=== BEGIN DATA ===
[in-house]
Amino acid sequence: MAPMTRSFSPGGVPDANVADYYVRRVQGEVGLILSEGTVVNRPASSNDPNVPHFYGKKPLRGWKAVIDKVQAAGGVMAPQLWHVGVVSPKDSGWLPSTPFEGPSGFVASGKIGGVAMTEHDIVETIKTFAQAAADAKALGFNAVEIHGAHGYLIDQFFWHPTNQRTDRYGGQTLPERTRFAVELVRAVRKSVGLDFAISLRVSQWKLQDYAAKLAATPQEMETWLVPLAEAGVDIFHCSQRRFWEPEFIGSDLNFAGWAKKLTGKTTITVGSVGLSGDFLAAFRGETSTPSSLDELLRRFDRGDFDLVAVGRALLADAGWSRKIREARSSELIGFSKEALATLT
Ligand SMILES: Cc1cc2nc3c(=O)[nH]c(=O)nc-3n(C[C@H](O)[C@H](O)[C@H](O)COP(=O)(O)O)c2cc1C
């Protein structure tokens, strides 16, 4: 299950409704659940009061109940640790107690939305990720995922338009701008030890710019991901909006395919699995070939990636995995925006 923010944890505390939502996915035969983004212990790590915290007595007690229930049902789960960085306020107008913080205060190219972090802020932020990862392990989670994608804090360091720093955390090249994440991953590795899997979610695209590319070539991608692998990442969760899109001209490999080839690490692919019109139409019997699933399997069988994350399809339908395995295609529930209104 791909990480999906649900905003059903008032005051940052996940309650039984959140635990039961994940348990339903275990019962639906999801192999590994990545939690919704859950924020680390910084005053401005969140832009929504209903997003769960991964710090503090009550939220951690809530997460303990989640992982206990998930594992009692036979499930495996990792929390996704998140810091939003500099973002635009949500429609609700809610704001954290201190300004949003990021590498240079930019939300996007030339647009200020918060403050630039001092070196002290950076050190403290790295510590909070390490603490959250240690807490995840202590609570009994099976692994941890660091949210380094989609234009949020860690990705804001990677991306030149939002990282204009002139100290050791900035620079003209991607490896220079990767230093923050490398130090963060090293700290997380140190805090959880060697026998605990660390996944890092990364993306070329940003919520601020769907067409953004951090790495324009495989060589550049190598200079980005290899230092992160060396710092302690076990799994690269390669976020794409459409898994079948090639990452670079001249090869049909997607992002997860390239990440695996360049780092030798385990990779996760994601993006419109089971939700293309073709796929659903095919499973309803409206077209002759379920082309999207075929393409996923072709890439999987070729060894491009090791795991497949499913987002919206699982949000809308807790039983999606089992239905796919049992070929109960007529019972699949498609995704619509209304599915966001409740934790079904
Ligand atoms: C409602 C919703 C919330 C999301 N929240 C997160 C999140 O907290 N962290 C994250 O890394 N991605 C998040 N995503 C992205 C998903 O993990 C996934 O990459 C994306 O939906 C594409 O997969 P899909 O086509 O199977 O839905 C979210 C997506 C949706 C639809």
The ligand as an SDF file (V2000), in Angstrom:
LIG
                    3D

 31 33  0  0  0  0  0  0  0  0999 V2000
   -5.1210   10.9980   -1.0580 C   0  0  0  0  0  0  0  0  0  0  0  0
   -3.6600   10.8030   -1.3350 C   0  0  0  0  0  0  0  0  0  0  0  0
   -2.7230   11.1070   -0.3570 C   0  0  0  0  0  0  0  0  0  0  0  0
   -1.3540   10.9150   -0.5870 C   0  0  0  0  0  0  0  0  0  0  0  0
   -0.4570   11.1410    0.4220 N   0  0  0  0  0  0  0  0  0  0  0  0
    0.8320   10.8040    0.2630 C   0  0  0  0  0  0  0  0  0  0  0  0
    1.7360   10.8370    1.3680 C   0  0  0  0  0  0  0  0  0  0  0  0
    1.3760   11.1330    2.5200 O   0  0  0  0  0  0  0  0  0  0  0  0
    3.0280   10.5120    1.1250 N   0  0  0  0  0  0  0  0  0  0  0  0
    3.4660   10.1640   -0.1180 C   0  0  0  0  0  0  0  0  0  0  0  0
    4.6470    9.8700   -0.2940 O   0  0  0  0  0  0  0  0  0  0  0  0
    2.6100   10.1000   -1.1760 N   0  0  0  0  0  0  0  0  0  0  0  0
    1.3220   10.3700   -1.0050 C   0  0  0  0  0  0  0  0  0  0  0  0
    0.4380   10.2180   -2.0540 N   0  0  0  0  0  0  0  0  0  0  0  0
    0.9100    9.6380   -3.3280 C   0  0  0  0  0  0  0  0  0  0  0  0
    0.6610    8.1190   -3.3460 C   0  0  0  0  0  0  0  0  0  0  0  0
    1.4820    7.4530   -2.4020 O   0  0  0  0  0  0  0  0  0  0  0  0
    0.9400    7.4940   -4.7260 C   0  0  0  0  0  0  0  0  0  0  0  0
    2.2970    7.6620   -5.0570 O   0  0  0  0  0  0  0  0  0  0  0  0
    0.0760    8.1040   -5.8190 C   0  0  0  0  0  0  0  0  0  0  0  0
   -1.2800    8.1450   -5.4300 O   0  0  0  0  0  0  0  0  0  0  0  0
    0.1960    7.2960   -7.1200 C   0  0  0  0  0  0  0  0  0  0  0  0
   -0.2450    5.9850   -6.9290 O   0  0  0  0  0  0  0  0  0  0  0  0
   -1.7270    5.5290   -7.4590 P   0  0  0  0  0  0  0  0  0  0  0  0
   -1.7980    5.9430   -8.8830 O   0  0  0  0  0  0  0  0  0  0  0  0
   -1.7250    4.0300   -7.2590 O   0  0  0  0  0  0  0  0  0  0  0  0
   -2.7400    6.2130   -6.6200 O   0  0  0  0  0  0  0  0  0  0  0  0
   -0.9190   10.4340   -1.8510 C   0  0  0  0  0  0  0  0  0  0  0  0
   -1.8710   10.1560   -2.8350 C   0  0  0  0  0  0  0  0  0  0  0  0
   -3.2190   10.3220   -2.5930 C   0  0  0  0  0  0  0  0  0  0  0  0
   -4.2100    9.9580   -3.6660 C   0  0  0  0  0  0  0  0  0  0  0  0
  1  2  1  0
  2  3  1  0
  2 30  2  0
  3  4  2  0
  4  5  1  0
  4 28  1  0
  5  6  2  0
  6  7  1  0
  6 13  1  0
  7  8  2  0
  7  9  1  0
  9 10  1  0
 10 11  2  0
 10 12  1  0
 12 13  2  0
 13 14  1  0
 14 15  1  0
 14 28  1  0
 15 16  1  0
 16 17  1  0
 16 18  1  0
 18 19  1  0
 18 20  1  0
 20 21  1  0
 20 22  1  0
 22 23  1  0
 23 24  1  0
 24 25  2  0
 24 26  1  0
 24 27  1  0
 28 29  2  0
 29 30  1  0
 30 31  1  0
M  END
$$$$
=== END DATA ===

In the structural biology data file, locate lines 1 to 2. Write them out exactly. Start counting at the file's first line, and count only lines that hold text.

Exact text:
[in-house]
Amino acid sequence: MAPMTRSFSPGGVPDANVADYYVRRVQGEVGLILSEGTVVNRPASSNDPNVPHFYGKKPLRGWKAVIDKVQAAGGVMAPQLWHVGVVSPKDSGWLPSTPFEGPSGFVASGKIGGVAMTEHDIVETIKTFAQAAADAKALGFNAVEIHGAHGYLIDQFFWHPTNQRTDRYGGQTLPERTRFAVELVRAVRKSVGLDFAISLRVSQWKLQDYAAKLAATPQEMETWLVPLAEAGVDIFHCSQRRFWEPEFIGSDLNFAGWAKKLTGKTTITVGSVGLSGDFLAAFRGETSTPSSLDELLRRFDRGDFDLVAVGRALLADAGWSRKIREARSSELIGFSKEALATLT